don’t fade away
It’s sad that in order for everyone to meet up in solidarity, warmth and a common bond, to catch up with long lost relatives, friends you haven’t seen for decades (or in fact an excuse for a good old chin wag with good friends that live round the corner, but you never normally manage to find the time), something tragic has to happen.
It seems there’s nothing quite like a wake to bring people together. To drown sorrows like they’ve never been drowned before, to intoxicate beyond grief into a renewed optimism and gusto for life. Monday I attended a memorial service and wake for someone who I wouldn’t necessarily consider a close friend, but he was an acquaintance and a member of a wider circle of friends, and I know how much he meant to so many people I would call good friends. There was never any animosity between us, I just think we didn’t ever hit it off only because we never got past pleasantries when seeing each other out and about. Friendly hellos, and nothing more. I’d always think “Damn I’d really love to get an opportunity to sit down and chew the fat with that man” as everyone only had good things to say about him, but in this case I think our mutual level of weariness-cum-shyness got in the way of that ever happening.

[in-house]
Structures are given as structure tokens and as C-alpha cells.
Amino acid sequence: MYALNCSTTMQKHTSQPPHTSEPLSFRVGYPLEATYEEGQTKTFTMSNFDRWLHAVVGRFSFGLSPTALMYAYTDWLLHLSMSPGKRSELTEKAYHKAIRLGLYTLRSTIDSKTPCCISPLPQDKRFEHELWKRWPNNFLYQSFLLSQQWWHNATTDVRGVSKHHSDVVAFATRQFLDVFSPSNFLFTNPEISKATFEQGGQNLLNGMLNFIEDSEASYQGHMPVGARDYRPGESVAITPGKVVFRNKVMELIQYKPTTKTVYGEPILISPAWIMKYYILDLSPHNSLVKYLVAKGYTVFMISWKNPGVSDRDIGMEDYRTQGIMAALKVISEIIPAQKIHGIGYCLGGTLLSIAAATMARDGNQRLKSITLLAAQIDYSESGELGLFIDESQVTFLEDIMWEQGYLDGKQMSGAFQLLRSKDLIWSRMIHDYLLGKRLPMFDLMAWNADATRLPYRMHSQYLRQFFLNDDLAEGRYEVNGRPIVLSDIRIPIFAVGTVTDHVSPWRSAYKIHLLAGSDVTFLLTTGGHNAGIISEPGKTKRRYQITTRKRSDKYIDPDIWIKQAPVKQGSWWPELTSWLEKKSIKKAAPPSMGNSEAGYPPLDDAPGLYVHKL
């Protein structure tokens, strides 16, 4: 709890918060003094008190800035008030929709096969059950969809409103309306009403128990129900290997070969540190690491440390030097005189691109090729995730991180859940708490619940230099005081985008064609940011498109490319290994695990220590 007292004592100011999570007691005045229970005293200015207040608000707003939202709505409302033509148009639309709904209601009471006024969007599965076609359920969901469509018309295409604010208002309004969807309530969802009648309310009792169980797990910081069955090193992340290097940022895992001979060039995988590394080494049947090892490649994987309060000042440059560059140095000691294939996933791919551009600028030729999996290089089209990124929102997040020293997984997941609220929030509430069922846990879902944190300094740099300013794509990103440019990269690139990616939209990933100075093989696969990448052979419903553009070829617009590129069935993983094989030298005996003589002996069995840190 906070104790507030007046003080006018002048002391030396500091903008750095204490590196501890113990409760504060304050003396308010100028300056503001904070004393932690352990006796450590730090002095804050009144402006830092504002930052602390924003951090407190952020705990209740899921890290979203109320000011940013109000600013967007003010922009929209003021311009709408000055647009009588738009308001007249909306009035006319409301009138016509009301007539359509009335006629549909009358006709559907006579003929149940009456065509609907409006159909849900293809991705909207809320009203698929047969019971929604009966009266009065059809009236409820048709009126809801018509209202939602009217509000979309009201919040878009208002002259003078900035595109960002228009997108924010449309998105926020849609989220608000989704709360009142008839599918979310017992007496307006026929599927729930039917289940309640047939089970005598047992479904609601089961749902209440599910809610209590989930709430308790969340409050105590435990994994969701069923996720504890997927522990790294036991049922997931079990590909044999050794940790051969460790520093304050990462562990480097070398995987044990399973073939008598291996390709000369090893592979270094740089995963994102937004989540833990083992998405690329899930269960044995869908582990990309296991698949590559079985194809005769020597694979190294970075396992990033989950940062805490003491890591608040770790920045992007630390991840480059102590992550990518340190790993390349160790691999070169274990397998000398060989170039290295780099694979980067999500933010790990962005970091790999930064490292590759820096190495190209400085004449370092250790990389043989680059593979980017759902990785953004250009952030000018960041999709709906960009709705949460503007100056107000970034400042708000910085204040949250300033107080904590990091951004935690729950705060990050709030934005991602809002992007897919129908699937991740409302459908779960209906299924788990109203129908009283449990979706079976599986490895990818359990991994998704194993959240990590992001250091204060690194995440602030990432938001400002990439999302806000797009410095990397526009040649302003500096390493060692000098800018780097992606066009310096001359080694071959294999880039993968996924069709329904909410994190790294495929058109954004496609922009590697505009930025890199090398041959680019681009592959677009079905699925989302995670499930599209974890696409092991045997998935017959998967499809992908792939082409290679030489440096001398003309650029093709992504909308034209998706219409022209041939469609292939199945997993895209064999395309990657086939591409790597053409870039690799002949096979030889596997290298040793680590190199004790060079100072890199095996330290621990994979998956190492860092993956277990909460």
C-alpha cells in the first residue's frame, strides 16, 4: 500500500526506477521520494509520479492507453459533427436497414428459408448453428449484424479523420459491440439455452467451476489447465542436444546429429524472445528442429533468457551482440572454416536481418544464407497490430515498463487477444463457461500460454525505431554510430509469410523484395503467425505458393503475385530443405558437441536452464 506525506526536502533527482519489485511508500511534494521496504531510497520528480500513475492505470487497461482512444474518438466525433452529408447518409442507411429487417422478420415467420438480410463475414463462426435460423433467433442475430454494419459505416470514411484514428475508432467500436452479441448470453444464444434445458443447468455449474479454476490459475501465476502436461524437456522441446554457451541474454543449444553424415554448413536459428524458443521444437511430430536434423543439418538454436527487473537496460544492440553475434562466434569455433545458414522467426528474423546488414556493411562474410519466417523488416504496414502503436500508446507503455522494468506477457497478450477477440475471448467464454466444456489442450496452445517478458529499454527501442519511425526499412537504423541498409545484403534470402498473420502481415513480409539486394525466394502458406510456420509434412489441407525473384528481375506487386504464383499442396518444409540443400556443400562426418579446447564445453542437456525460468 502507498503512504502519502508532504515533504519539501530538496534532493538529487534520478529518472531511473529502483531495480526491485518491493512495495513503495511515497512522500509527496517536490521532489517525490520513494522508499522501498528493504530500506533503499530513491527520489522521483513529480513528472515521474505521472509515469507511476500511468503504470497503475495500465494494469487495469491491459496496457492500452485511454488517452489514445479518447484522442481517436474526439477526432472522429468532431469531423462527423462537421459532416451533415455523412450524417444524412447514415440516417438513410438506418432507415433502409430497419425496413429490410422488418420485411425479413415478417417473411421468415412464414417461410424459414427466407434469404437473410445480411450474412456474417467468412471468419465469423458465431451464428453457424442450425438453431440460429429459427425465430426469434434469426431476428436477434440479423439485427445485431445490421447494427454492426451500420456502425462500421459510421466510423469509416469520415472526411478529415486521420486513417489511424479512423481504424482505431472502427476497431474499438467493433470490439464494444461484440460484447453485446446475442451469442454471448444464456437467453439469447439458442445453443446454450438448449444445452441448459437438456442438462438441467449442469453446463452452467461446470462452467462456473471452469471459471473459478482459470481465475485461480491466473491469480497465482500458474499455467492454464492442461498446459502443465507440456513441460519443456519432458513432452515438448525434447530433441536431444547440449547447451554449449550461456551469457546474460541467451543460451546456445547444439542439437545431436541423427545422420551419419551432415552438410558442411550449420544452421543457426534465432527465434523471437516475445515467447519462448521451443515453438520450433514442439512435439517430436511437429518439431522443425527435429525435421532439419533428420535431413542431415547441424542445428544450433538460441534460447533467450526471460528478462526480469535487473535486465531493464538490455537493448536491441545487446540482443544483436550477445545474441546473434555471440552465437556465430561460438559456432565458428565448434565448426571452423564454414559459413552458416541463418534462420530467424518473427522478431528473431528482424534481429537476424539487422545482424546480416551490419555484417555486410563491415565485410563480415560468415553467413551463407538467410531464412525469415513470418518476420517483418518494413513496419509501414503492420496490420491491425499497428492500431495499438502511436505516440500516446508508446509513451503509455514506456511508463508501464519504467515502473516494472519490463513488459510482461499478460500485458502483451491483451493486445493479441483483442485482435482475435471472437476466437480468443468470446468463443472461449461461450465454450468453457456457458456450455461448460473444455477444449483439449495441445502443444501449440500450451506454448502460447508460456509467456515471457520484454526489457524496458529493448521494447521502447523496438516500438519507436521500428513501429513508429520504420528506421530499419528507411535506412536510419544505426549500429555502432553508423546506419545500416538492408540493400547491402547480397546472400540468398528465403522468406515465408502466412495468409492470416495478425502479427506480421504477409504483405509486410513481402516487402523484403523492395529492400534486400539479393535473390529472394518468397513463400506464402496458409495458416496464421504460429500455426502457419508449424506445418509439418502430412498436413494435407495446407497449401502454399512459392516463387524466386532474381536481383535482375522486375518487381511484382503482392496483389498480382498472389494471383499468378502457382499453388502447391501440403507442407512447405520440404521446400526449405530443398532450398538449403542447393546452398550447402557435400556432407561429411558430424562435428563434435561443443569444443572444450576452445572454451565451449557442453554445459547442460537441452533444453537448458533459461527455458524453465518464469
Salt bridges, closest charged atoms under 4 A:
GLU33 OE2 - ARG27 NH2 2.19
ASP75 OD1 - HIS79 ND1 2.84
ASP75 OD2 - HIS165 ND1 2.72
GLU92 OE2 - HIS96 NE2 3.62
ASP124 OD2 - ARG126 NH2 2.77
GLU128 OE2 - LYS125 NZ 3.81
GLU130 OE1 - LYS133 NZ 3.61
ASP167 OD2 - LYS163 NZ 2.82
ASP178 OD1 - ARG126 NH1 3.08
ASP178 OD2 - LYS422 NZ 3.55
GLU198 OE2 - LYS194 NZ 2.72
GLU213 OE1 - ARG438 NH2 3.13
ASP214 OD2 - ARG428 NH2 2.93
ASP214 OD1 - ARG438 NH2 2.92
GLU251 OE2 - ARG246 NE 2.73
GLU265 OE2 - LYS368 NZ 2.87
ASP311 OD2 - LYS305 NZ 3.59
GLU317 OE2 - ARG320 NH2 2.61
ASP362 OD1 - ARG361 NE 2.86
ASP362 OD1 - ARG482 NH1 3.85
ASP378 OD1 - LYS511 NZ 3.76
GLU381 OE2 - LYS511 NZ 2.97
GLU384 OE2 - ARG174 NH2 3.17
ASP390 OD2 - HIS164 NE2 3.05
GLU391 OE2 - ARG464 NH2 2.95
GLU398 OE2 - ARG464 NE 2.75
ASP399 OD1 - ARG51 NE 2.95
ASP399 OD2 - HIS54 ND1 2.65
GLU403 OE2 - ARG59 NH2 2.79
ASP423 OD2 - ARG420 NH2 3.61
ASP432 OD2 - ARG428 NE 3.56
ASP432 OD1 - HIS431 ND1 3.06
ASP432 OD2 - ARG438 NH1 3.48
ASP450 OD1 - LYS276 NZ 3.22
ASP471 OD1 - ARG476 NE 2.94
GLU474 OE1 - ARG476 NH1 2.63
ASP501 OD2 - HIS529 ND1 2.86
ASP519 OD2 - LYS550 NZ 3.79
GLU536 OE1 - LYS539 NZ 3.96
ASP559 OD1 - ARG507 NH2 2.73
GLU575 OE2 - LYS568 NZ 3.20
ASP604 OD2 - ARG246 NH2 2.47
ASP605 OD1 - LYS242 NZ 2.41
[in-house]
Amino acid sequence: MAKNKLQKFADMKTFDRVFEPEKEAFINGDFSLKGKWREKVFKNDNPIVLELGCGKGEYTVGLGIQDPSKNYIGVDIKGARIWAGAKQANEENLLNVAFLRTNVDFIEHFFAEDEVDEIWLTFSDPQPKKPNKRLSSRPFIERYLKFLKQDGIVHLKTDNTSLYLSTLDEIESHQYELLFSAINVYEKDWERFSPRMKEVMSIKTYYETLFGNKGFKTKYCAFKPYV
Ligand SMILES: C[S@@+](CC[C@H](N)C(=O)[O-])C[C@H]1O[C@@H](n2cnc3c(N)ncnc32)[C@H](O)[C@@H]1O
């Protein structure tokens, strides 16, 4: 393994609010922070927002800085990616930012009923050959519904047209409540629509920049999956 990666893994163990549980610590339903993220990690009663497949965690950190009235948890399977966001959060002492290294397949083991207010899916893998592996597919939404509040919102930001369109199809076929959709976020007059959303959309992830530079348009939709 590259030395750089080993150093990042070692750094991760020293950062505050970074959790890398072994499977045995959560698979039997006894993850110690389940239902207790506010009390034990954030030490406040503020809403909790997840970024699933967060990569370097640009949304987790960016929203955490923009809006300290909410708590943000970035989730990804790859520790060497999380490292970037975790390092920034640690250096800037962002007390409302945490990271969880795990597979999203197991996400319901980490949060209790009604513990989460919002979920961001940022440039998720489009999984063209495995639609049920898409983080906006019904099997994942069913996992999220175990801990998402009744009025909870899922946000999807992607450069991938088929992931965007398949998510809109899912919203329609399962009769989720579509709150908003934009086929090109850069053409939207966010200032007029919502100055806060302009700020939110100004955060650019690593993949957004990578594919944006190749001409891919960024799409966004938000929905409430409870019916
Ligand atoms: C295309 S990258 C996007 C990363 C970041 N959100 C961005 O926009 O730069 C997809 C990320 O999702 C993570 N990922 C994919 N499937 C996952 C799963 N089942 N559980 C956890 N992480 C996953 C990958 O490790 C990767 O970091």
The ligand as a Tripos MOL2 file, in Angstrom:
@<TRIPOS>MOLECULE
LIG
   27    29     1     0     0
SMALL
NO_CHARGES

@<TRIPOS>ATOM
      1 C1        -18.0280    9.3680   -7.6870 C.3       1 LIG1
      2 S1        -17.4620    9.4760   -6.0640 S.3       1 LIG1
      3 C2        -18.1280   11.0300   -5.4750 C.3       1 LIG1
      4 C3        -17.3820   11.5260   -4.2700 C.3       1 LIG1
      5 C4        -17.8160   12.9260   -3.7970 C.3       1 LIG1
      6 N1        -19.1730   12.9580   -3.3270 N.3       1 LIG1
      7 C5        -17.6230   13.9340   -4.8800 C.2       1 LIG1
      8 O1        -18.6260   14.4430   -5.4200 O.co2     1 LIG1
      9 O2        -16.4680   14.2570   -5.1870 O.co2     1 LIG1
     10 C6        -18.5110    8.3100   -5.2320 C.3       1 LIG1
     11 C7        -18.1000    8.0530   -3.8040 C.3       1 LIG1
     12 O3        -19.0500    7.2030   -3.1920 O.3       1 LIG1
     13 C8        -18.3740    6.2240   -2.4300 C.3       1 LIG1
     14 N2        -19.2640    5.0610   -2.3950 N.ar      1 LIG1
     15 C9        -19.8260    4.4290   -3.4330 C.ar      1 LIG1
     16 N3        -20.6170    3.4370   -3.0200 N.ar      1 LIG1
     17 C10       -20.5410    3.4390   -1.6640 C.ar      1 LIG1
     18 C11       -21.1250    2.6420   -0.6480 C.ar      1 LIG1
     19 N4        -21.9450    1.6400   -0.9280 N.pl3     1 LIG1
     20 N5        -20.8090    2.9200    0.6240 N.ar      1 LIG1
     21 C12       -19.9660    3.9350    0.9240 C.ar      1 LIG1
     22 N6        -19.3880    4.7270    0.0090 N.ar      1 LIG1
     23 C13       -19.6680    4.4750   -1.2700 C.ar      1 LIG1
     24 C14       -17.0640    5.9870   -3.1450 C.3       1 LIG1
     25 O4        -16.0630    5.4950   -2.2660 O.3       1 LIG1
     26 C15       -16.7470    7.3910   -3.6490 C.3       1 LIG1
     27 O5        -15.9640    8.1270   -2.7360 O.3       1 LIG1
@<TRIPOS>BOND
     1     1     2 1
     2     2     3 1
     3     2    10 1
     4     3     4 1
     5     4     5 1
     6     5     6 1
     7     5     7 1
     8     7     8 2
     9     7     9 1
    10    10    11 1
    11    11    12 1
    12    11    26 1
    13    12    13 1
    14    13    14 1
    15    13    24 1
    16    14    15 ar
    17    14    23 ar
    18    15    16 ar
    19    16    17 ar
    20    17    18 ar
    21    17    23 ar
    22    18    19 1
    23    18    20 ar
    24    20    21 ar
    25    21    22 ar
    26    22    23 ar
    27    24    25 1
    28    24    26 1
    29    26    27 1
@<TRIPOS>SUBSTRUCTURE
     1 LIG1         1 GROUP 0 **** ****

Having been aware of his artwork and skills since moving to Cardiff, I respected what he did and after all – we were in the same business, so often his graphics and ideas would spur me on and push me a little more.
He had a magnificent send-off and the days proceedings were certainly a celebration of all the things he did by the people he touched, with some truly passionate speeches by his loved ones who have been so strong. I know it’s the cheesiest thing to say, but all this has really hit it home hard that you only know what you’ve got when it’s gone. I’m learning to appreciate my friends and every waking moment I’m blessed with more than ever. I’ll be watching myself from now on and fighting not to give into apathy when invited to go out, to grab new opportunities by the scruff of the neck when they arise and stop thinking ‘there’ll be other opportunities’, because there might not well be another day ahead. It’s this life that’s for living, in the now.